Not stopping here, the Supreme Court Bench slammed Prashant Bhushan and minced no words to convey most unequivocally that, “An effort (by filing such petitions and the zest with which it is pursued) was made to create ripples in this court; serious and unwanted shadow of doubt has been created for no good reason by filing the petition which was wholly scandalous and ought not to have been filed.” Further, the Supreme Court Bench noted that by seeking recusal of Justice AN Khanwilkar (one of the Judges who passed the September 18 order), the petitioners aggravated the contempt. It needs no rocket scientist to conclude that the Supreme Court was particularly most miffed at the petitioner for directly questioning the integrity of such experienced and senior Judges of the Supreme Court who so far have always enjoyed an unblemished reputation.   
                                           As it turned out, although the Supreme Court three-Judge Bench led by Justice RK Agrawal while noting that the identical petitions filed by Campaign for Judicial Accountability and Reforms (CJAR) and Ms Kamini Jaiswal “seriously jeopardised the independence of the judiciary” termed the conduct of petitioners as “unethical, unwarranted, and amounting to forum hunting”. But at the same time it did not unleash the whip and spared the petitioners from facing contempt proceedings as the petitioner had stated that the petition does not intend to name any individual. Justice Arun Mishra, after reading out excerpts from the judgment, orally informed the courtroom that no contempt action was contemplated against Ms Jaiswal and her friends.       
                                               Be it noted, Justice Arun Mishra while speaking for the Bench of the Supreme Court which also included Justice AM Khanwilkar said that, “Let us unite and work for the welfare of the great institution”. The judgment also exhorted the legal fraternity to let good sense prevail saying that, “Let good sense prevail over the legal fraternity and amends be made as a lot of uncalled for damage has been made to the great institution in which the public repose their faith.” Very rightly said!
                                           Truth be told, after a series of high-voltage hearings, one of them before a Constitution Bench on November 10, Justice Arun Mishra said very rightly that matter should not be aggravated any more. Justice Arun Mishra orally and candidly observed that, “We have observed in the judgment that we are not above the law. However high, we are not above the law. But everything should be as process. We still expect and hope the matter will stop at this.” The court said: “Though it is true that no one is above the law, no person in the higher echelons is above the law, but at the same time, it is the duty of both the Bar and the Bench to protect the dignity of the entire judicial system.”  The court indicated that it was leaning in favour of bringing a quietus to the issue, saying goodwill should prevail.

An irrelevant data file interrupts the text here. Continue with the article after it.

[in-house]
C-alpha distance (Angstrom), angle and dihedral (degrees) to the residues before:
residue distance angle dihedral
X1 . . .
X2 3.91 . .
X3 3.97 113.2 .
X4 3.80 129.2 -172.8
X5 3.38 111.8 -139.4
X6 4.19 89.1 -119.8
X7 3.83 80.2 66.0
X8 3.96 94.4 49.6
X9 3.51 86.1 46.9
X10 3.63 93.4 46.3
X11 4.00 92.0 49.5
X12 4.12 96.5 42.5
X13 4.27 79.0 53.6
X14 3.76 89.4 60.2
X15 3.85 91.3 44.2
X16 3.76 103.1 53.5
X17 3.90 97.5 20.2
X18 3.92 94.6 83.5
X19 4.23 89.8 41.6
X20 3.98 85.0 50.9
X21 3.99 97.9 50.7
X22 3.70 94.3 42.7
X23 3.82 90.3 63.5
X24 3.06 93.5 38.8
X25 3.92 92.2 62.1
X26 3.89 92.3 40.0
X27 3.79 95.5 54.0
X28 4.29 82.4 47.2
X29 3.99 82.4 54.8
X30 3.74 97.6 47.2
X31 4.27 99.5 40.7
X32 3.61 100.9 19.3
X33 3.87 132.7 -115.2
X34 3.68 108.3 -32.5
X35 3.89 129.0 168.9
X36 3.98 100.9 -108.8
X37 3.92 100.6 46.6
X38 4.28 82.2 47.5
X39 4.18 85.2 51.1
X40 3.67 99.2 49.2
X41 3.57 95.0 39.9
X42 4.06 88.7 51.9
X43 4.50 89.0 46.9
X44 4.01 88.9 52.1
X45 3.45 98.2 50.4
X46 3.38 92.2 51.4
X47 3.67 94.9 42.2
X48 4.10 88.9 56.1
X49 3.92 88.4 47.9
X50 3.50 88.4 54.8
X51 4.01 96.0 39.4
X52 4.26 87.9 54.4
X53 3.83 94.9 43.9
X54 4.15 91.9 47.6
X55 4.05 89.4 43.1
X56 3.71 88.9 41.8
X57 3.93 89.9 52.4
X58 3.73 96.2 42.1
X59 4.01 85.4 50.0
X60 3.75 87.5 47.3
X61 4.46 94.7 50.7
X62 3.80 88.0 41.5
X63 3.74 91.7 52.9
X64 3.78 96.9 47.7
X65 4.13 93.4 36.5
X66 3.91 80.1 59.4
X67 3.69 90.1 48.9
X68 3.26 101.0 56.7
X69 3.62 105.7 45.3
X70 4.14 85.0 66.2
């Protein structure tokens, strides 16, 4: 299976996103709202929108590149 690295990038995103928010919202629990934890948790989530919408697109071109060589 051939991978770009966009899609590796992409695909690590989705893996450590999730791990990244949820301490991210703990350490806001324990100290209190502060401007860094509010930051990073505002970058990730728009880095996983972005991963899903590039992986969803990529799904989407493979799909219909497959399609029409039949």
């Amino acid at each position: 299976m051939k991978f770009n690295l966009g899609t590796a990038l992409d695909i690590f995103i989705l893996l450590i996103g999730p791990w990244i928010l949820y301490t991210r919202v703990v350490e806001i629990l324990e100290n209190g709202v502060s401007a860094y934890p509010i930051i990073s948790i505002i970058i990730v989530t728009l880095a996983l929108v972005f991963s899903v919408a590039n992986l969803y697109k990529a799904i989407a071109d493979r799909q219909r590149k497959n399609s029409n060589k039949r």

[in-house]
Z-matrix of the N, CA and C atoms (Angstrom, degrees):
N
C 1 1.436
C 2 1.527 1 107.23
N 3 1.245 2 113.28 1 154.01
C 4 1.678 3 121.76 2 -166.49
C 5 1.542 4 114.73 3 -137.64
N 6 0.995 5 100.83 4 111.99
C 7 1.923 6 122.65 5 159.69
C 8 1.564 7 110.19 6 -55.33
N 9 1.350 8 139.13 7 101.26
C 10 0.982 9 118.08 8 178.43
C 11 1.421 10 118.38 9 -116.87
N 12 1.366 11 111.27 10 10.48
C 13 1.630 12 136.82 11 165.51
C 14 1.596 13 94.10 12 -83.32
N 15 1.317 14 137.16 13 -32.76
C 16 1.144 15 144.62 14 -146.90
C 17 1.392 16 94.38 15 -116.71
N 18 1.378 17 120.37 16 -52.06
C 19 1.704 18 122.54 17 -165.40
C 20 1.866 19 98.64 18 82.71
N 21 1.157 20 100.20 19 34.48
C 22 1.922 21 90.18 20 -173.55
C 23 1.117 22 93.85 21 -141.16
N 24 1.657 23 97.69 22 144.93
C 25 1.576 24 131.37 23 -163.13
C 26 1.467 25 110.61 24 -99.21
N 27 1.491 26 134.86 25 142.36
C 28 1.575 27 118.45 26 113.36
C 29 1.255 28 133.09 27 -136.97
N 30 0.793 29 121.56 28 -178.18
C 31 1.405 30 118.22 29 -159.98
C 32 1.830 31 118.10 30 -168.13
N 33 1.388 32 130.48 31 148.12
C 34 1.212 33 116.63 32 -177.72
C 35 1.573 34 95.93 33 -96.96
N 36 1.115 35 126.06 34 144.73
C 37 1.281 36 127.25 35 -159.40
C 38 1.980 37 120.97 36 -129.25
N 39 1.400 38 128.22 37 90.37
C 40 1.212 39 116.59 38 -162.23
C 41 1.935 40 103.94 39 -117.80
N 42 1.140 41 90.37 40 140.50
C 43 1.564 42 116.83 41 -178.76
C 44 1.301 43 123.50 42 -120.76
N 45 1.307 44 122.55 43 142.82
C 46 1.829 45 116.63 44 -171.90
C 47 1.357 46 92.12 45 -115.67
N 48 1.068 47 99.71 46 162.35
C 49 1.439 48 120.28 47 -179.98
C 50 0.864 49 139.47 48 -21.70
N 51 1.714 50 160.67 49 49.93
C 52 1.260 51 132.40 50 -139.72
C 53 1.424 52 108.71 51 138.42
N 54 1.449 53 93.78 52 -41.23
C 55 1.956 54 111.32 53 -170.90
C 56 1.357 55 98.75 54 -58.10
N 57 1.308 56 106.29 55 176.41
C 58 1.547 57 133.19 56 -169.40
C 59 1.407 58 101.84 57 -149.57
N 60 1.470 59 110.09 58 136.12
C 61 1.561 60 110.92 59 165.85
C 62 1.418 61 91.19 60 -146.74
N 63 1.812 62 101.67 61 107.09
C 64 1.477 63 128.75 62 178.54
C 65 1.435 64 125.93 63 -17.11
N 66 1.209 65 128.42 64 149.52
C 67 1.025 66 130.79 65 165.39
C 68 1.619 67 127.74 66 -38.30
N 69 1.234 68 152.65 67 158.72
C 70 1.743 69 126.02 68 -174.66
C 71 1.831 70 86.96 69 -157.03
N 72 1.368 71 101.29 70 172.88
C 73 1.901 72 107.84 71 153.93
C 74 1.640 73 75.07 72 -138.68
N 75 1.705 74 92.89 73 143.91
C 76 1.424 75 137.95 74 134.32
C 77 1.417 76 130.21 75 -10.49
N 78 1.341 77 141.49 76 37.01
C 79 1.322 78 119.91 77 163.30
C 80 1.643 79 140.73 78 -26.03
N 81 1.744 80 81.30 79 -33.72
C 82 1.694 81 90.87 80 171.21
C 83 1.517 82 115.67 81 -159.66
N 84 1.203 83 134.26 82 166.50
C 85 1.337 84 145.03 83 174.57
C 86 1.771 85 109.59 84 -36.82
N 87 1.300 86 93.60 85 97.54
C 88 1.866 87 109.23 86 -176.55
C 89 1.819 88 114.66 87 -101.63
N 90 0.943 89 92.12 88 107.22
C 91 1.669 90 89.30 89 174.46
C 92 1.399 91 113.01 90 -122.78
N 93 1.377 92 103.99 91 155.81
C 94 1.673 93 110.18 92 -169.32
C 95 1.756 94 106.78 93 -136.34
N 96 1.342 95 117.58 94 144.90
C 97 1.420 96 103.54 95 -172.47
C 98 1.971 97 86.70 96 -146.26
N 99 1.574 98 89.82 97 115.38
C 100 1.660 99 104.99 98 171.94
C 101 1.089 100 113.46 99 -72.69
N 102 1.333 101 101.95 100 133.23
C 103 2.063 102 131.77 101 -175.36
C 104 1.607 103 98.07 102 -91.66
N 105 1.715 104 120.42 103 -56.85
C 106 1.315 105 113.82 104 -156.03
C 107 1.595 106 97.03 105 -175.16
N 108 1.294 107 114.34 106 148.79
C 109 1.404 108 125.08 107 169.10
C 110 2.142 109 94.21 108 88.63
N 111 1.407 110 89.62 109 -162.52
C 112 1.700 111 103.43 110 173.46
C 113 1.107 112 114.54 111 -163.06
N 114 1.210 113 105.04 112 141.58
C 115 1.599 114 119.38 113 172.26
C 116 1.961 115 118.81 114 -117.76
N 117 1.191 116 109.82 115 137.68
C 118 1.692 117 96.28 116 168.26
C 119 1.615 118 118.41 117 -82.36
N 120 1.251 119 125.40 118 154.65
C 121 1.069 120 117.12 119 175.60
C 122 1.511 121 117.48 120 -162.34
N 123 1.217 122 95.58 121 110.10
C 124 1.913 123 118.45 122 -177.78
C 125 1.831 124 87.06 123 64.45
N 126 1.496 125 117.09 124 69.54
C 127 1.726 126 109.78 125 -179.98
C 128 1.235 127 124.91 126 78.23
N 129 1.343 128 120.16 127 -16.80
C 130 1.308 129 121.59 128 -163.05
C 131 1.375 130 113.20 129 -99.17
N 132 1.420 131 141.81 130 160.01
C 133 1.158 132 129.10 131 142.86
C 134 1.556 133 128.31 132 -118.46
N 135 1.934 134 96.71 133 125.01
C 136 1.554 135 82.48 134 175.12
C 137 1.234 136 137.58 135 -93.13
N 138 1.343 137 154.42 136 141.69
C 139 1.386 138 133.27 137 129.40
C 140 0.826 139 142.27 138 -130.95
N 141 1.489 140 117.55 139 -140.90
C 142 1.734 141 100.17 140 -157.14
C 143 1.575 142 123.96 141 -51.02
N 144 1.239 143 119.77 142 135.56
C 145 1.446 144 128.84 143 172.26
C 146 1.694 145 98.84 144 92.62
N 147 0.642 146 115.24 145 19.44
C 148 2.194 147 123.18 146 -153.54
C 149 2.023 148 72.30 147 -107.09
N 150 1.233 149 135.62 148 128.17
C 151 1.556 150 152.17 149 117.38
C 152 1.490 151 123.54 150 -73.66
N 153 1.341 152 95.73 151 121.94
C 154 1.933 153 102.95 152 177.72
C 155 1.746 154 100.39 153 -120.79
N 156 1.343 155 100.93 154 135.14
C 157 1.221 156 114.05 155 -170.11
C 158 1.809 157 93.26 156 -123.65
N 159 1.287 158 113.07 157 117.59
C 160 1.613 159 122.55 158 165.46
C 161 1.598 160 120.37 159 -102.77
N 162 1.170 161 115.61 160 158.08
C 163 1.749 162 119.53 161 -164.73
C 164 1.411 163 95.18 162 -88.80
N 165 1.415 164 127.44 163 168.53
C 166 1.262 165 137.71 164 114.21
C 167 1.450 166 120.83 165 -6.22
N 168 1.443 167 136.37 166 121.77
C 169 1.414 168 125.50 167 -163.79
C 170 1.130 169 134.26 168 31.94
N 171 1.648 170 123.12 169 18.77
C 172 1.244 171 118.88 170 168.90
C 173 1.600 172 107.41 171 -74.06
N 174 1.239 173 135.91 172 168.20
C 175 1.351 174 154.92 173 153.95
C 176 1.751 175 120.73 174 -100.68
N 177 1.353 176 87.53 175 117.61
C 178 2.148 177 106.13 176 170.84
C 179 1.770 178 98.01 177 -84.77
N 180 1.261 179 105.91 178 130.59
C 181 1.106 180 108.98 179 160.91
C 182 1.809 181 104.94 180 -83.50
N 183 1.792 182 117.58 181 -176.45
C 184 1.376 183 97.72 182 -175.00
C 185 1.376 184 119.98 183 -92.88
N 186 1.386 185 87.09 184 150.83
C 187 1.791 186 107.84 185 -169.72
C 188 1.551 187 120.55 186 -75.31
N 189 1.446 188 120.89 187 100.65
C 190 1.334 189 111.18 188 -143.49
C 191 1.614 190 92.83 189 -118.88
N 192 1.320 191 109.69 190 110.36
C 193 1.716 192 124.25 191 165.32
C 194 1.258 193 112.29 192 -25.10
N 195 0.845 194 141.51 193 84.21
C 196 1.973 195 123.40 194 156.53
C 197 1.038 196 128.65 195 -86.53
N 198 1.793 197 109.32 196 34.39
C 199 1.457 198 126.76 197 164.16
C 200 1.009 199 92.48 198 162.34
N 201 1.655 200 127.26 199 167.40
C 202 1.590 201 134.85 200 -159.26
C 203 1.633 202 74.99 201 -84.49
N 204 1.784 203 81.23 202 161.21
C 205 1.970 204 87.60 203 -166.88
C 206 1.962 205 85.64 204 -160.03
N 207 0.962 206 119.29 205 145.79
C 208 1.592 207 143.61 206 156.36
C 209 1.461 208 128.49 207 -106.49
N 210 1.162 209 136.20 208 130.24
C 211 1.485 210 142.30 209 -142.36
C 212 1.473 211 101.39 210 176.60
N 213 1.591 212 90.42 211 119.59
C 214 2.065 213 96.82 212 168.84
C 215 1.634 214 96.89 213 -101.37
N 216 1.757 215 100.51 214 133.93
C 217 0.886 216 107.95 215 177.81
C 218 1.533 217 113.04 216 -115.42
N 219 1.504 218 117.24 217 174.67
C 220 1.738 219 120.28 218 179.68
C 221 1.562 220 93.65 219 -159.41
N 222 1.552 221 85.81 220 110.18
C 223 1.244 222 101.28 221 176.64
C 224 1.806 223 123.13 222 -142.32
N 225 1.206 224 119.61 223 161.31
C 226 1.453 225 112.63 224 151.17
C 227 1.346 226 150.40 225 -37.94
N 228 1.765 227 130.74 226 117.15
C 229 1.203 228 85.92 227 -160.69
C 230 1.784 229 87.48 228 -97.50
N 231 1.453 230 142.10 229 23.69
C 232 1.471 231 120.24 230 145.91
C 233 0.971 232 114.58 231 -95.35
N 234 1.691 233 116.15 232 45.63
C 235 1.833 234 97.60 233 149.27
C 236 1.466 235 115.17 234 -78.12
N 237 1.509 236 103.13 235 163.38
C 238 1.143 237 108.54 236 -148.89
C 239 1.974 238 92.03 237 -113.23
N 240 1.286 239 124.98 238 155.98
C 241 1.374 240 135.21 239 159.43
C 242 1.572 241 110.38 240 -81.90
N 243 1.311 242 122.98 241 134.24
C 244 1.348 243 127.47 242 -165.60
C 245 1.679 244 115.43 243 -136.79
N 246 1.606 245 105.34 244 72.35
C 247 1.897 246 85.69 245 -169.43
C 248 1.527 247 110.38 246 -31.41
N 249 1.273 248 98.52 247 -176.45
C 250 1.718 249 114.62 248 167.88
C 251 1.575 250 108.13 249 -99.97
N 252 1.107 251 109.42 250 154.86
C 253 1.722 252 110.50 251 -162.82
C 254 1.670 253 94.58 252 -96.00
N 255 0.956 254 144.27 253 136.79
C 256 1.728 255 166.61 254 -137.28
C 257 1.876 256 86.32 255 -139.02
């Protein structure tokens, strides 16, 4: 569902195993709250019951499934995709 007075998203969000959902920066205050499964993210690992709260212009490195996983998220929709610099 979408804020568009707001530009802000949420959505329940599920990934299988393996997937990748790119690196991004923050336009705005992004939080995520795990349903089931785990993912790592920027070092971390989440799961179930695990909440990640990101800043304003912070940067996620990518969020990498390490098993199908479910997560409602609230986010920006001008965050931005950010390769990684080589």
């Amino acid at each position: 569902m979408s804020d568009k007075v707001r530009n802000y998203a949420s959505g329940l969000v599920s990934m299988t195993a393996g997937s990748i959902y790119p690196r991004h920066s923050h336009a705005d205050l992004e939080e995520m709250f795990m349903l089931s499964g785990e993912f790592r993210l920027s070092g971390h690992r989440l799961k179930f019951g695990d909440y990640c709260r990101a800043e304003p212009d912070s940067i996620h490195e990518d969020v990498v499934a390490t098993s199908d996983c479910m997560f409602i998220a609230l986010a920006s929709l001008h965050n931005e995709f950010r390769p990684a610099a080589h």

It is of immense significance to note here that the Bench also re-asserted the recent Constitution Bench decision that the CJI was the master of the roster who alone could decide assigning hearing of a case. The controversy, a three-Judge Bench ruled, also settled the legal position that the Chief Justice of India (CJI) alone had the power to assign a case to a Bench even if there were allegations against him in the matter. Dismissing a plea by advocate Kamini Jaiswal, the Bench of Justices RK Agrawal, Arun Mishra and AM Khanwilkar said that, “There is an averment made in the writ petition that it is against the highest judicial functionaries; that FIR has been recorded. We do not find reflection of any name of the Judges of this court in the FIR.”   
                                       For one, this judgment has sent a loud and clear message to one and all that no litigant can somehow dictate any CJI not to hear a particular case. The judgment said that it was not left to the “whim of the litigant” to tell the CJI not to hear a case. It observed that , “This court has laid down that when imputations are made against the Chief Justice, it is the prerogative of the Chief Justice to constitute the Benches and assign judicial business, and it would not hinge on the whim of the litigant.” The judgment further said that, “In fact, an allegation that the Chief Justice cannot constitute Benches, where imputations were made against him, only aggravates the contempt.”
                                       In hindsight, while disaaproving of a judicial order by a 2 Judge Bench that had decided the composition of a Bench for hearing a corruption case, a five-Judge Constitution Bench headed by CJI Dipak Misra on November 10 ruled that it is the prerogative of the Chief Justice to decide what matter is heard by which Judge. The ruling effectively nullifies an order passed by a two-Judge Bench a day earlier directing that the case be posted before as Bench comprising the five senior-most Judges. In his order, the CJI sought to remove all misgivings by asserting his role as “the master of the roster” in order to protect the Supreme Court from anarchy. CJI Dipak Misra who was heading the Constitution Bench sought to dispel all wrong notions by asserting that, “There cannot be any kind of command directing the CJI to constitute a Bench. That authority is the CJI’s domain. The CJI is master of the roster and any order passed by any Judge allocating a matter to any Bench will not hold.”    
                                         It was also made clear that Judges are not responsible for “corridor” rumours. Recusal of a Judge cannot be sought in such instances on the ground of conflict of interest. The Bench held that, “No Judge can be held responsible for what may [happen] or has happened in the corridors, or ‘who purports to sell whom’.” It was also held that, “It is entirely the Judge’s prerogative to take cognisance under the Contempt of Court Act and punish a person who is unscrupulously trying to influence the decision-making or indulging in malpractices.”